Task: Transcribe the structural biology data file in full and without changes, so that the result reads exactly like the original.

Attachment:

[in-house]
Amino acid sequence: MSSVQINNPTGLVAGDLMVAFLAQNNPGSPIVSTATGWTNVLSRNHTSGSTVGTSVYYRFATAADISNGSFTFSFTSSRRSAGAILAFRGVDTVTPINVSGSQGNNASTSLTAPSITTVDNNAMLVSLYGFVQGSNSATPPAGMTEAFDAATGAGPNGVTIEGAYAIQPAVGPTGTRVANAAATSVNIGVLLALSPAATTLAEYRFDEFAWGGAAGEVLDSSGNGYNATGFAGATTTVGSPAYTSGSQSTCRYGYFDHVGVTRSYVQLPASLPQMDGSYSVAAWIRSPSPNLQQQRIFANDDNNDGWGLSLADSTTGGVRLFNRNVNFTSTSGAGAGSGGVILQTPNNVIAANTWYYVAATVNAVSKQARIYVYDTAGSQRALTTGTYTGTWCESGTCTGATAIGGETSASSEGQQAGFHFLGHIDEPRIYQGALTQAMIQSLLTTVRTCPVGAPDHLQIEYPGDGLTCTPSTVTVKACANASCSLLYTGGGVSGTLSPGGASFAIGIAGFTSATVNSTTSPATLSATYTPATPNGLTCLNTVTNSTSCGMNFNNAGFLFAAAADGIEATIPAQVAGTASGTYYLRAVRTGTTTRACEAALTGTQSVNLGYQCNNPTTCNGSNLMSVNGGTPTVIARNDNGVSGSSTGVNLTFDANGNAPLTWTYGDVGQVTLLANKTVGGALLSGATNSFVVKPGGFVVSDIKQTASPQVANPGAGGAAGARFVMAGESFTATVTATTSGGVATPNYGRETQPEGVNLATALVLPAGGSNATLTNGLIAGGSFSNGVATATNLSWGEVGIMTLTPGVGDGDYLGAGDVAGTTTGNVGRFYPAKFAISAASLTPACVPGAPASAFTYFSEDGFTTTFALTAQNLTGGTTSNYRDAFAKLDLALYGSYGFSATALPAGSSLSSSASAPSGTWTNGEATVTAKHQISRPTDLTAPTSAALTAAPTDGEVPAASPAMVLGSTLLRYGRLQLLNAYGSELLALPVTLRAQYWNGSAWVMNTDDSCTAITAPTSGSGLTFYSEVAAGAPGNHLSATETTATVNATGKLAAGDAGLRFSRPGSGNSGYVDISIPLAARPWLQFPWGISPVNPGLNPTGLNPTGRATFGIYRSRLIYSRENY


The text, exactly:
[in-house]
Amino acid sequence: MSSVQINNPTGLVAGDLMVAFLAQNNPGSPIVSTATGWTNVLSRNHTSGSTVGTSVYYRFATAADISNGSFTFSFTSSRRSAGAILAFRGVDTVTPINVSGSQGNNASTSLTAPSITTVDNNAMLVSLYGFVQGSNSATPPAGMTEAFDAATGAGPNGVTIEGAYAIQPAVGPTGTRVANAAATSVNIGVLLALSPAATTLAEYRFDEFAWGGAAGEVLDSSGNGYNATGFAGATTTVGSPAYTSGSQSTCRYGYFDHVGVTRSYVQLPASLPQMDGSYSVAAWIRSPSPNLQQQRIFANDDNNDGWGLSLADSTTGGVRLFNRNVNFTSTSGAGAGSGGVILQTPNNVIAANTWYYVAATVNAVSKQARIYVYDTAGSQRALTTGTYTGTWCESGTCTGATAIGGETSASSEGQQAGFHFLGHIDEPRIYQGALTQAMIQSLLTTVRTCPVGAPDHLQIEYPGDGLTCTPSTVTVKACANASCSLLYTGGGVSGTLSPGGASFAIGIAGFTSATVNSTTSPATLSATYTPATPNGLTCLNTVTNSTSCGMNFNNAGFLFAAAADGIEATIPAQVAGTASGTYYLRAVRTGTTTRACEAALTGTQSVNLGYQCNNPTTCNGSNLMSVNGGTPTVIARNDNGVSGSSTGVNLTFDANGNAPLTWTYGDVGQVTLLANKTVGGALLSGATNSFVVKPGGFVVSDIKQTASPQVANPGAGGAAGARFVMAGESFTATVTATTSGGVATPNYGRETQPEGVNLATALVLPAGGSNATLTNGLIAGGSFSNGVATATNLSWGEVGIMTLTPGVGDGDYLGAGDVAGTTTGNVGRFYPAKFAISAASLTPACVPGAPASAFTYFSEDGFTTTFALTAQNLTGGTTSNYRDAFAKLDLALYGSYGFSATALPAGSSLSSSASAPSGTWTNGEATVTAKHQISRPTDLTAPTSAALTAAPTDGEVPAASPAMVLGSTLLRYGRLQLLNAYGSELLALPVTLRAQYWNGSAWVMNTDDSCTAITAPTSGSGLTFYSEVAAGAPGNHLSATETTATVNATGKLAAGDAGLRFSRPGSGNSGYVDISIPLAARPWLQFPWGISPVNPGLNPTGLNPTGRATFGIYRSRLIYSRENY